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I've greatly enjoyed Jan Morris's books on Oxford, as well as some of her travel essays, so when this appeared on an Amazon list while I was looking for books about Spain, I picked it up quickly. It's a short set of pieces about different aspects of that country, written with a characteristic delicate touch that presents the exactly appropriate image in the most memorable way - for example (p94): "In Spanish, the pronoun tu is reserved for relatives, intimates and animals"; on the following page, we learn that, "of the ten thousand varieties of flowers in Europe, more than half are found in Spain".

One of the most striking of these images occurs near the beginning of the book, where the course of Spanish history is likened to a elevation graph formed by cutting an imaginary slice through the country from coast to coast: climbing steadily to the heights of the Iberian central plateau, before sliding down to the sea again. The historical simile sees the fortunes of the country rising to a pinnacle in the sixteenth century when it was, for a brief period, the richest and most powerful nation on earth. Since then, according to Morris, it's been downhill all the way, and she ends with a question about whether the country's fortunes can rise again.

Recent visitors to that pleasant country might be surprised to read about her uncertainty on this point, but it must be recalled that she was originally writing in 1964 whilst Franco was still in charge, and although the book was updated in 1979, this was only four years after his death - still too soon to be able to spot the improvements in the fortunes of the nation that have occurred since then. However in the end, she turns this difficulty to her advantage, likening efforts at peering into Spain's future to looking at - in the memorable words of Jose Ortega y Gasset - "a cloud of dust, left hanging in the air when a great people went galloping down the highroad of history". Just perfect.
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on 14 September 2008
This perhaps is no longer a travel book, in the sense that the Spain that the author writes so evocatively about has in most part dissipated like the rare mist on the Castilian plain. Whilst modern Spain is a fine example of a modern, liberal industrialised society; at least in its principle cosmopolitan areas - one senses the lost of the Iberia that was. The grandeur of a nation that imparted so much to the world in the discovery of a New World, the staunch pride of a community of believers that was nearly biblical, a country of individuals who were in tune with the cycles of nature. This book serves as a paean to what was once, like a dusty knight tilting at those windmills.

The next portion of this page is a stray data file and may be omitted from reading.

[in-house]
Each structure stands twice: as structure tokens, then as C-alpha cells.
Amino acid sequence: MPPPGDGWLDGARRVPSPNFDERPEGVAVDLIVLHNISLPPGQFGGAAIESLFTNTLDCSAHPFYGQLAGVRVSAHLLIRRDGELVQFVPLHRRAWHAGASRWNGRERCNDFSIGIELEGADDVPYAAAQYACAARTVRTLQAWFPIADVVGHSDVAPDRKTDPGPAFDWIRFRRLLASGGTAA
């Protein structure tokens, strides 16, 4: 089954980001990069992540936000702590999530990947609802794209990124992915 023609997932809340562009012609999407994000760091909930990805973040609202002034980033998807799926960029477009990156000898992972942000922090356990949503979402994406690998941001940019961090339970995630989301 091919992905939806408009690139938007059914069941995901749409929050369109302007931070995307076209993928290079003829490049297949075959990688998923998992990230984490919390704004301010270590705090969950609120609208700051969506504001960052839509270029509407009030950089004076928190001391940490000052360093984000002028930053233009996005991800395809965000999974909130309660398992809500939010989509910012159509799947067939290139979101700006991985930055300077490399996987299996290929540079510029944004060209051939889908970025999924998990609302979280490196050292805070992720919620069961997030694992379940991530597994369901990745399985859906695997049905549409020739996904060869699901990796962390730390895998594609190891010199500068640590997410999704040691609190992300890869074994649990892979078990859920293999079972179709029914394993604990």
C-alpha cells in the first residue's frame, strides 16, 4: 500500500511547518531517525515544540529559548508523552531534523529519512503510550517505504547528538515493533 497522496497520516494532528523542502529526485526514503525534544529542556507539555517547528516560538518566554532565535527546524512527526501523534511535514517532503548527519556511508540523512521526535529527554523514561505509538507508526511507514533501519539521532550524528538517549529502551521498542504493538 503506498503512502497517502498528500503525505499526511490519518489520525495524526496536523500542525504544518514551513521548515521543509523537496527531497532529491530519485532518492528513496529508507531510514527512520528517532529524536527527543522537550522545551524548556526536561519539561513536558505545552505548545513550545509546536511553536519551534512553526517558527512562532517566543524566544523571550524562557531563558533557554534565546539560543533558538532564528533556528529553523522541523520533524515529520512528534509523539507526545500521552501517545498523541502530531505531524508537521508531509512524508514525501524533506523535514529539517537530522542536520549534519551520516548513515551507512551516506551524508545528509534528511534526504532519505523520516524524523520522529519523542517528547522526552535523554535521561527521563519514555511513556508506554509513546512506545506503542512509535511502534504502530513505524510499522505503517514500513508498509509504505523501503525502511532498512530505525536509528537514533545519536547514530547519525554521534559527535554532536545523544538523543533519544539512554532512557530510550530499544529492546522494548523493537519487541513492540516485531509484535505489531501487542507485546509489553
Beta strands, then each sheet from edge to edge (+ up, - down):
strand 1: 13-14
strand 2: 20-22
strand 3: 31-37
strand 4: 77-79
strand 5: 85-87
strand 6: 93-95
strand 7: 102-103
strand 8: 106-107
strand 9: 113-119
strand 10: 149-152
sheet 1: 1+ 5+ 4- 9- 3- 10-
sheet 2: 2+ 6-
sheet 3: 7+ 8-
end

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on 6 June 2013
A well written and engaging book. Jan seems to have gone below the surface with her thematic tour of Spain and 'Spanishness'. Her account (based on travels in early 60s albeit with minimal update post-Franco) is likely to be dated, but all the better for it.
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on 3 December 2015
A really impressive work, the writing is so eloquent. It's not a guide book but it really gives the flavour of what Spain actually is from a historical and cultural perspective.
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on 8 February 2014
Her sumptuous language draws you in to this amazing country. Makes me want to go back, NOW!
It is a shame there aren't more pages in this book.
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on 13 July 2015
If you like Spain, then this is worth a read. Not a travel guide as such, but a good read for the traveller!
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on 7 September 2015
A great book, one to return to.
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on 10 June 2016
Really good
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on 17 August 2013
I'm not sure quite why this book receives such praise. The writing is leaden and, even accounting for when the book was written, too often the "insights", reminiscences and comparisons that the reader is privileged with are banal, clumsy, pointless or all three. On the whole it reads like a hastily produced first draft that hasn't been edited. And even that might not have saved it.

Where she is good though is on the critique of crass Western materialism, the paucity of spirit engendered by industrialisation and the mass market and the noxious effect of such "progress" on Spain. If you do buy this book I'd suggest you read only the last couple of chapters.
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